Melancholy at the Museum of Bad Art

Museum of Bad Art patrons

You know how The Rocky Horror Picture Show is so bad, it’s good? That’s the idea behind the Museum of Bad Art.

As I viewed the paintings and read the interpretive gallery notes, I heard occasional bursts of hearty laughter from other patrons who were tickled by the exhibit.

The whole place, though, gave me a different feeling. Sure, some of the artists made questionable artistic choices, or gave a nude woman a questionable number of fingers, but these artists had clearly infused their paintings with their earnest attempts to create something interesting.

Museum of Bad Art collage of 3 paintings

That in fact is one of the criteria for inclusion; there is no art here that is bad on purpose.

Some of the paintings had been found abandoned in the trash or at tag sales, while some had been donated by the artists themselves after they had presumably gained greater sophistication.

I walked the basement space that seemed to be cluttered and dingy to add to its “Isn’t it awful?” vibe, and I felt like I was the only observer who didn’t think it was all hilarious.

I thought some of the bad art was quite good, a pop of color here, a vivid smile there, a creative twist on a classic painting or photograph. I felt like I did as a child when I grieved for the abandoned creations on the Island of Misfit Toys. So what if a bird swims instead of flies? Ever hear of a penguin?

Museum of Bad Art

These artists took color and texture and light and made something new. Their paintings may spend most of their lives being laughed at, but from me they got a bit of respect.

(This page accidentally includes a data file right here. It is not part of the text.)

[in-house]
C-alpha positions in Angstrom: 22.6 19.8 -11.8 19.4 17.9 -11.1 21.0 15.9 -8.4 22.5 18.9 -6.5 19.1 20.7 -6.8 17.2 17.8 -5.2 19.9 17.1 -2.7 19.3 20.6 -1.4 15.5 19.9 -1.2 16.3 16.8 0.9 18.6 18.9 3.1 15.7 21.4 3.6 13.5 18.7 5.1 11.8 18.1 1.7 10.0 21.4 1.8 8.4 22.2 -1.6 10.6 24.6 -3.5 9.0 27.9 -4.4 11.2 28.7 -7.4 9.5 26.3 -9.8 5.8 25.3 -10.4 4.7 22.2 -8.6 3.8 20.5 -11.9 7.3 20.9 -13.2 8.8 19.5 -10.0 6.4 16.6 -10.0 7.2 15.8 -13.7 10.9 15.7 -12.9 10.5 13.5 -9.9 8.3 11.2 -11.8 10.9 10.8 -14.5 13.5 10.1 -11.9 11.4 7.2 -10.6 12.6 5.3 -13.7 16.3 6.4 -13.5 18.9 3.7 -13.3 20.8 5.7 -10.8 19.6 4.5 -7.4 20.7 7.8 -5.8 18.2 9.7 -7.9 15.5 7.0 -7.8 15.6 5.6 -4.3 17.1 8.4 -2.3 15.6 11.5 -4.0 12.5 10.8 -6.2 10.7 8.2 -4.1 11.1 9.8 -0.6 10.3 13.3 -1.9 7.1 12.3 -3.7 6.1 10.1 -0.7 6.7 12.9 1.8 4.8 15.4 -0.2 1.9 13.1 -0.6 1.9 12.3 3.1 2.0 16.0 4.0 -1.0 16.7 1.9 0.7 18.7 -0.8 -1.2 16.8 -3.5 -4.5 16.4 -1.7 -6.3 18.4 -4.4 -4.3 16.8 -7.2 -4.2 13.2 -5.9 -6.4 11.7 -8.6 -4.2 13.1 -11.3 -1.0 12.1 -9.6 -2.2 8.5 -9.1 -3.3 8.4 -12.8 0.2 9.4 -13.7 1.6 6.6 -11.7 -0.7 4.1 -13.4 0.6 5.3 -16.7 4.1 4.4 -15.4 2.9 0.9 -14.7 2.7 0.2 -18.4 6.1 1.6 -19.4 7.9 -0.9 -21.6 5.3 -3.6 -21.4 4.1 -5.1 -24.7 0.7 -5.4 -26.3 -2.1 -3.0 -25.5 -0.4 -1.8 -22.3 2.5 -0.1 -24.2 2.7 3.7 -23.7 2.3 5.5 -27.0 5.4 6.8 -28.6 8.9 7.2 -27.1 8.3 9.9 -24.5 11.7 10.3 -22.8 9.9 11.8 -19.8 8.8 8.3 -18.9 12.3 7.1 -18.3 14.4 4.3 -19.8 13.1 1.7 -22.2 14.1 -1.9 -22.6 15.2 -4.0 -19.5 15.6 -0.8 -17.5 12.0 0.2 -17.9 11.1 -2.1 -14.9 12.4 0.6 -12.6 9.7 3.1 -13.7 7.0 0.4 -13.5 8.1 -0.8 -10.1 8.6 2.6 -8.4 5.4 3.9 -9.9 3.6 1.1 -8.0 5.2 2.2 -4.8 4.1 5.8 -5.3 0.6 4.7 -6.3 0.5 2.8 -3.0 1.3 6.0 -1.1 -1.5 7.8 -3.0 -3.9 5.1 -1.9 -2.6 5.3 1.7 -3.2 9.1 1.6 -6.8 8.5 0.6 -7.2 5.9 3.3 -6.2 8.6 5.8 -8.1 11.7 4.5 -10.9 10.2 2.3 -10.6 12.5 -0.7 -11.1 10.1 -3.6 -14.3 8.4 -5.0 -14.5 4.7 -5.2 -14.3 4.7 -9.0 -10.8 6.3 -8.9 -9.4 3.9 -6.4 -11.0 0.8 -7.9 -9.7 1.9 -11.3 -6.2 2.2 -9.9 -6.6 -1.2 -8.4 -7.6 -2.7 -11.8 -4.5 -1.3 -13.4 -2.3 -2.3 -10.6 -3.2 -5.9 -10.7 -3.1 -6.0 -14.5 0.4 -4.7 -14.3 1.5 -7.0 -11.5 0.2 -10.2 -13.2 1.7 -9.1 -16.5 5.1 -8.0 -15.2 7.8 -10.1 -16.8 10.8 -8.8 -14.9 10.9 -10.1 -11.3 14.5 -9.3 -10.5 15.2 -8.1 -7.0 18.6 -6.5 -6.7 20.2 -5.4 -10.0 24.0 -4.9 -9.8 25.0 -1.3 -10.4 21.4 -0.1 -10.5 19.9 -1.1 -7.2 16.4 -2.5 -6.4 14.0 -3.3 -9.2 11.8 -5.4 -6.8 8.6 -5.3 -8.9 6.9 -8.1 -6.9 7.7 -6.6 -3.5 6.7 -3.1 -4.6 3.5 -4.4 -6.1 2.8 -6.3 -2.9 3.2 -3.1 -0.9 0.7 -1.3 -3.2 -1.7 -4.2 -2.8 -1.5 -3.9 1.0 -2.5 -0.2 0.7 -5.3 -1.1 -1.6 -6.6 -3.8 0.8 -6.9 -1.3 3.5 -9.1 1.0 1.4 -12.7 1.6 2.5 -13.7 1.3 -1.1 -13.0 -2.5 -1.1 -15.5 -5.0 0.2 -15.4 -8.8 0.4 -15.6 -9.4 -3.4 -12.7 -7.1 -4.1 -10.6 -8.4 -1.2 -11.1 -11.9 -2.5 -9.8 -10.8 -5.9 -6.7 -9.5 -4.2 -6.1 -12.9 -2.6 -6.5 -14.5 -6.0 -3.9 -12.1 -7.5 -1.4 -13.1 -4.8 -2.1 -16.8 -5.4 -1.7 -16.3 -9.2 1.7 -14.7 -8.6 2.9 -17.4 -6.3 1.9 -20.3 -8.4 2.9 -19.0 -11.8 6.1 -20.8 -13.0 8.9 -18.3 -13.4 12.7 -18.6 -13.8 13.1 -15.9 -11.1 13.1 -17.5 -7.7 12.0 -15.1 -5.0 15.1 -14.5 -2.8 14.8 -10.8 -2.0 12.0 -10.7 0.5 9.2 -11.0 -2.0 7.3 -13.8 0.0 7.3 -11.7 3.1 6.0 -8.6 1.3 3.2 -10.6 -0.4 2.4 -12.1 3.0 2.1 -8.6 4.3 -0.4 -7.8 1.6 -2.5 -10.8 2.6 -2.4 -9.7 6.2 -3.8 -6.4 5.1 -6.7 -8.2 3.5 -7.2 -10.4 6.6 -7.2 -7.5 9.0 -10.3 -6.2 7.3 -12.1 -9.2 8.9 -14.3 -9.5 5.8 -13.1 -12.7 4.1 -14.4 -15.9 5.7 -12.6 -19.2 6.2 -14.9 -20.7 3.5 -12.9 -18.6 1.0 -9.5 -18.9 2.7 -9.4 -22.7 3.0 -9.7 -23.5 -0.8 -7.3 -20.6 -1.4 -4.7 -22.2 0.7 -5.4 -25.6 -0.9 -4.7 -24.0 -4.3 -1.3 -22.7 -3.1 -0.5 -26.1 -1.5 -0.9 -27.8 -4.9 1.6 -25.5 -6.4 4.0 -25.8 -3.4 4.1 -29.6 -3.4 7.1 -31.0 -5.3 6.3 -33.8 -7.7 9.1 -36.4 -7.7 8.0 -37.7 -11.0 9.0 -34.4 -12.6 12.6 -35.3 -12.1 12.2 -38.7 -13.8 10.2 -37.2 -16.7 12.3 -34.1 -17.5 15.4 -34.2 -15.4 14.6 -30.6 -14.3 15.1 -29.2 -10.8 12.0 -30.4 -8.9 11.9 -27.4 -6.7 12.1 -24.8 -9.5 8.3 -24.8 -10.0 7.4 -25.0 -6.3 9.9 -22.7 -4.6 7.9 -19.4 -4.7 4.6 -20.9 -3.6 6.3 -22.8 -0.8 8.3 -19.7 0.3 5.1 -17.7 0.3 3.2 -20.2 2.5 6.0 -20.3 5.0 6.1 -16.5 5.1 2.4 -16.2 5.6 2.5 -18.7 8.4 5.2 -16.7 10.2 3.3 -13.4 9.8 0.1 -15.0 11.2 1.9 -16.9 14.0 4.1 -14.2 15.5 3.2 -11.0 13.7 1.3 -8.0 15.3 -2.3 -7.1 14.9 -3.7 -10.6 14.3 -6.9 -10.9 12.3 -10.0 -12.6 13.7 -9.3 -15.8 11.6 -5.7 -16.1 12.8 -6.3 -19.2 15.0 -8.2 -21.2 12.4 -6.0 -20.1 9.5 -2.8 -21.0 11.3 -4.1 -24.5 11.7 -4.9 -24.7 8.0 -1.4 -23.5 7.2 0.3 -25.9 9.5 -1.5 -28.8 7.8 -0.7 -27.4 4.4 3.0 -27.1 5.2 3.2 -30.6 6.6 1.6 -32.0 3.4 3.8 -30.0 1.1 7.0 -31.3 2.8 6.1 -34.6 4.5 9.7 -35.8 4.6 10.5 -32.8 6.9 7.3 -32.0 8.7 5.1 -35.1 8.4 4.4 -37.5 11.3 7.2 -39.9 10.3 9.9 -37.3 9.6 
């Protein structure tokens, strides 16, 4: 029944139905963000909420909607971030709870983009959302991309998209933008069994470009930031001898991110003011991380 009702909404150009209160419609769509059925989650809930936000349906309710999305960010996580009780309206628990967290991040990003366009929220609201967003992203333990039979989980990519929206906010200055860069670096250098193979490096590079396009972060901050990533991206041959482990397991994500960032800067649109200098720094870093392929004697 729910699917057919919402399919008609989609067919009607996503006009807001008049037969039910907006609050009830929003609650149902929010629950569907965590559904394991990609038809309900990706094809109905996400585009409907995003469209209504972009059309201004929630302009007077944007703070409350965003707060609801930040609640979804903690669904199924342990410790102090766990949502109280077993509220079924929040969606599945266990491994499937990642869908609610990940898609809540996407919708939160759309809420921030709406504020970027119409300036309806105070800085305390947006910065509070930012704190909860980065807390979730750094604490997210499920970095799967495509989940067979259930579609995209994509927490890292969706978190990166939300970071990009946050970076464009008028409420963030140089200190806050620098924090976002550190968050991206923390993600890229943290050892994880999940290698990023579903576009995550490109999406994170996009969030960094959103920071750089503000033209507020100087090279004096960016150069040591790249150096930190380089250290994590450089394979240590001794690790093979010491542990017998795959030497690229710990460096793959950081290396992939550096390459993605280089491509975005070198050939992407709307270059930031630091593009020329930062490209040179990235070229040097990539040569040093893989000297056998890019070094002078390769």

Here’s to art, good or bad. It sure beats a kick in the head.

Randy at Museum of Bad Art

The Museum of Bad Art is housed in the basement of the Somerville Theatre in Somerville, Massachusetts. Admission is free with the purchase of a movie ticket.

P.S. I kept up my strategy of bribing family members to go to museums with me when, inexplicably, my husband didn’t want to travel three hours to see bad art. There were high-speed go karts in the area, though, to entice him to join me.

101 things button  #67 (101 things in 1001 days): Go to at least five offbeat or small museums.

  1. Bling at the PEZ Factory
  2. Seagulls and the Temple of Trash
  3. Ireland’s Great Hunger Museum
  4. Melancholy at the Museum of Bad Art
  5. Let’s Talk About the Museum of Sex

Related post: My art class experience (Is mediocre art worse than bad art? Probably.)

About Marcy

I blog about trying to get out of my comfort zone, completing 101 things in 1001 days (and beyond), and writing my memoirs. My book: Timid No More.
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8 Responses to Melancholy at the Museum of Bad Art

  1. I love a quote by Andy Warhol that goes something like, Keep making art and don’t worry about who likes it or who wants it. While everyone else is deciding what they think about it, keep making more art.

  2. Rae Hilhorst says:

    I think the fact that someone has been brave enough to submit their art is a big ask as art I think is so personal. I do the same, bribe members to come with me and include an ulterior motive, I sometimes don’t reveal the ulterior motive till me are there, works well. Though I do occasionally get ‘you didn’t tell me where we going here, oh why do I have to come’. Rae xxx

  3. Pingback: COMPLETED: 101 Things in 1001 Days | (Don't Be) Too Timid and Squeamish

  4. Pingback: Let’s Talk About the Museum of Sex | (Don't Be) Too Timid and Squeamish

  5. Pingback: Ireland’s Great Hunger Museum | (Don't Be) Too Timid and Squeamish

  6. Pingback: Seagulls and the Temple of Trash | (Don't Be) Too Timid and Squeamish

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